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maintains 100% record
Defending champion Canter-
bury jumped back to the top
of the NPC rugby table after
repelling a spirited Counties
Manukau challenge to secure a
The competition’s only unbeaten
side, Canterbury made it six wins
from six matches to hold a one-
point lead over second-placed
Taranaki with a game in hand.
The result in Pukekohe was
seldom in doubt after a clinical
first-half performance by the
visitors, but they had to hold off
a fightback by the home side.
For the Steelers, the loss was
their fourth in a row and keeps
the former Ranfurly Shield
holder second bottom in the
Canterbury got on the front
foot early, flanker Matt Todd
scoring from a line-out drive in
the 12th minute.
The Cantabrians then showed
characteristic patience as their
for wards built phases before the
ball was moved out to winger
Johnny McNicholl to cross in
A set play from a solid scrum
early in the second spell led to
Canterbury’s third try through
skipper Willie Heinz.
That sparked a lively response
from Counties, with winger
Frank Halai finishing off a neat
They almost scored a quick
second with lock Sikeli Nabou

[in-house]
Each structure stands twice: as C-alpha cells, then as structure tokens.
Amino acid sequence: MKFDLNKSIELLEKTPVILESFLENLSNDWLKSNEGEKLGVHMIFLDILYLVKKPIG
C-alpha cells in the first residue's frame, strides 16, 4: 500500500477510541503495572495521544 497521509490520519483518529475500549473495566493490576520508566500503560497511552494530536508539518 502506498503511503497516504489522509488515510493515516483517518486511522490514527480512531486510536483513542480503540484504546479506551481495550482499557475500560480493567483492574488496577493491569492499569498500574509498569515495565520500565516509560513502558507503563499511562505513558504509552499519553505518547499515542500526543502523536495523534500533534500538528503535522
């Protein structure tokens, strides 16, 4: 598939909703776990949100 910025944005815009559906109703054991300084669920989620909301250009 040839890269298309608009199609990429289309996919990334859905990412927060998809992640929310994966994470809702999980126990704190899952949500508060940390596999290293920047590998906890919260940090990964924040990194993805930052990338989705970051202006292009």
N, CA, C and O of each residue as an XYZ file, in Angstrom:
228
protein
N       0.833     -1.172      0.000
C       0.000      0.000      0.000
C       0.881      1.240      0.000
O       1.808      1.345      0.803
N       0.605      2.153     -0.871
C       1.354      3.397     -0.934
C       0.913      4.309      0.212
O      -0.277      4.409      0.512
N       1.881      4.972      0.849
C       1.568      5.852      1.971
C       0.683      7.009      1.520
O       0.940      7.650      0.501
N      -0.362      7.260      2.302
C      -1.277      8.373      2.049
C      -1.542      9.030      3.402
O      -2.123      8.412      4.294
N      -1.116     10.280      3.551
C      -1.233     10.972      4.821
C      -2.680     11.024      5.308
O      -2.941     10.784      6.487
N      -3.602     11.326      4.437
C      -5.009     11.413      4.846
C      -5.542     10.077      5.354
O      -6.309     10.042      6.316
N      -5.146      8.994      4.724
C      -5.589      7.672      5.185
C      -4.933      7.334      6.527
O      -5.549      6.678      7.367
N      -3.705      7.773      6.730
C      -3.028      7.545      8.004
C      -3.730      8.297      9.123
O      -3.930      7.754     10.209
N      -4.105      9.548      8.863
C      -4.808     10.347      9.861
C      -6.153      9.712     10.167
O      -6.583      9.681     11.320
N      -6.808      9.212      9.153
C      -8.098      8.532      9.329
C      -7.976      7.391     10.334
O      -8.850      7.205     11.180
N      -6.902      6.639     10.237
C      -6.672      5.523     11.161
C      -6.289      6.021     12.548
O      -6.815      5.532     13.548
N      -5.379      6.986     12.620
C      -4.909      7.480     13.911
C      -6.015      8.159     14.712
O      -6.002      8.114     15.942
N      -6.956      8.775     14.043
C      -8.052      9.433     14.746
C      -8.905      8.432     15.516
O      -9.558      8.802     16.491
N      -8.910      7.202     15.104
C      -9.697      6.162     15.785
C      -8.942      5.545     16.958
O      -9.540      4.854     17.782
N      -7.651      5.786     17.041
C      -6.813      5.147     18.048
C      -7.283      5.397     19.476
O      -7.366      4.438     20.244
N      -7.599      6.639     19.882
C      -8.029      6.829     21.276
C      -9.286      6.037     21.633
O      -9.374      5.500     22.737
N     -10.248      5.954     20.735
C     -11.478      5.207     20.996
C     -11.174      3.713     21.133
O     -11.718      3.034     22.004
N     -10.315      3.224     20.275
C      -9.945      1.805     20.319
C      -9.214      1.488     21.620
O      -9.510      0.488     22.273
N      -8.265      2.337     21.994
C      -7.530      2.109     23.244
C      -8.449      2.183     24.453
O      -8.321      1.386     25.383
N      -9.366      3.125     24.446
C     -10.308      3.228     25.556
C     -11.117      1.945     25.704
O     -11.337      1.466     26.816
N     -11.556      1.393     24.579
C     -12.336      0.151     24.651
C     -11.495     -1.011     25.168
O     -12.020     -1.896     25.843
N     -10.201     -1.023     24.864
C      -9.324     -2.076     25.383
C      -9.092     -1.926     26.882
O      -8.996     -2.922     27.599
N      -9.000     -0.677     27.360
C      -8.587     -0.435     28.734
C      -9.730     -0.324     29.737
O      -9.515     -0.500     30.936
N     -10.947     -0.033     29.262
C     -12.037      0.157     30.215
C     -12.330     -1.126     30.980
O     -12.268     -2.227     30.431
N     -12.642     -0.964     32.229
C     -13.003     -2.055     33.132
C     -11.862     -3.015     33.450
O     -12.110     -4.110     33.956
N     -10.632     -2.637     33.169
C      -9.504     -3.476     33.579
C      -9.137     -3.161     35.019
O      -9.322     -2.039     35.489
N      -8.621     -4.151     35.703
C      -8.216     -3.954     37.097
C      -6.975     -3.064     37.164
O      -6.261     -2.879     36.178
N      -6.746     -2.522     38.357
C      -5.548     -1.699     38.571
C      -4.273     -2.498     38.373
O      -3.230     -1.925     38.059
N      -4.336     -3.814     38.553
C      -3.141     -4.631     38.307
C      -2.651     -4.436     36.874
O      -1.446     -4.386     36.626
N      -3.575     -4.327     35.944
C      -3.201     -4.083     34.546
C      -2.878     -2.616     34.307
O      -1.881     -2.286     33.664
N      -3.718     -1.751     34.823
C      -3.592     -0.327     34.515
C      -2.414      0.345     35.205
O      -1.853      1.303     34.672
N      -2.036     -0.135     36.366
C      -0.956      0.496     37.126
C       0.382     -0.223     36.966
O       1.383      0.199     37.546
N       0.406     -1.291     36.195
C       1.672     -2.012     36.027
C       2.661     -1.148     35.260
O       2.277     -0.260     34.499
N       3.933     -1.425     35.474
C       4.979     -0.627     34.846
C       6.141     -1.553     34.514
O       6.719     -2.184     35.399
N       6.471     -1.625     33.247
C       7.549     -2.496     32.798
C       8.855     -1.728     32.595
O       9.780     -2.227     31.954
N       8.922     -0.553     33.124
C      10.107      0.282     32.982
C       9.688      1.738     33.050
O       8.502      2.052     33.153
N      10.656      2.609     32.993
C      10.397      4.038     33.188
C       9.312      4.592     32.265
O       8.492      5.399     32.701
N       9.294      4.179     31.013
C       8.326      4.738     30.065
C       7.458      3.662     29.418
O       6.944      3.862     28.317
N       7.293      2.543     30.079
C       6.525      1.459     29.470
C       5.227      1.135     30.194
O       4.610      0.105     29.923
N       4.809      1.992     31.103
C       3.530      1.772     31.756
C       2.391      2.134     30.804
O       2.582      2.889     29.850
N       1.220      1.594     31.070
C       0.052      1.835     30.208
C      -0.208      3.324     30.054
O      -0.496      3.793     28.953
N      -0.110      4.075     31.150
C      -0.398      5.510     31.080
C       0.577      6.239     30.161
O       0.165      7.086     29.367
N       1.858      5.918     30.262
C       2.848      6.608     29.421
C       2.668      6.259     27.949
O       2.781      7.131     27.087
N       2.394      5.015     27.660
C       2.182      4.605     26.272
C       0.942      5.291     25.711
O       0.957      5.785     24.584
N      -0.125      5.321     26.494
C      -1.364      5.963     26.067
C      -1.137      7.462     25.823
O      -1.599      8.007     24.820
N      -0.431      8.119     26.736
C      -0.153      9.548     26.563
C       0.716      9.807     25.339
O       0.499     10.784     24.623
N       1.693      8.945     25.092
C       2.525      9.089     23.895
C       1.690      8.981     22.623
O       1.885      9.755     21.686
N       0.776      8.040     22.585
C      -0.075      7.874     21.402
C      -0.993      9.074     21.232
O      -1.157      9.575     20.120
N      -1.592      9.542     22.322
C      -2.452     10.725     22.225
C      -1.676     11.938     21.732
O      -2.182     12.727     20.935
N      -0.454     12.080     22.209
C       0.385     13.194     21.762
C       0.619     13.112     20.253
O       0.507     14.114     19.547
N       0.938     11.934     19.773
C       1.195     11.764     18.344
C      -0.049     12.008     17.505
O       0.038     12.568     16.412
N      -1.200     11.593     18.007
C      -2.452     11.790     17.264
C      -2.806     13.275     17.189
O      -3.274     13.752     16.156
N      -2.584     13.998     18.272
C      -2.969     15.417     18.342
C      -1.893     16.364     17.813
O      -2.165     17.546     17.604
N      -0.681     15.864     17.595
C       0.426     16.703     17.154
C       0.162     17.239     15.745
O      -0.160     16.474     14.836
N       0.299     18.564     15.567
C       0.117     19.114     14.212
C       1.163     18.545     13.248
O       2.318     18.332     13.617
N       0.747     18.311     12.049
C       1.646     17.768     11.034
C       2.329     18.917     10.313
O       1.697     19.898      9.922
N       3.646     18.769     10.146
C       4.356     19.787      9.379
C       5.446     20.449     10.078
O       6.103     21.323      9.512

being held up over the line.
Nabou was sinbinned minutes
later for a punch on Todd.
But the Steelers made light of
their one-man deficit, another
of their attacks finishing with
centre Rey Lee-Lo tackled just
short of the line.
They did manage to have the
final say, Halai getting his second
try after an 80-metre run two
minutes from time.
Earlier, All Blacks lock
Dominic Bird came off the
bench for Canterbury for his
first match since suffering a foot
injury in the Crusaders’ defeat in
the Super Rugby final.
Bird was in the action earlier
than expected, replacing the
injured Joel Everson in the
19th minute, and produced an
encouraging first hit-out after
seven weeks out. — NZ N
PICTURE: Getty Images
Matt Todd of Canterbury charges forward during the match between Counties Manukau and Canterbury in Pukekohe.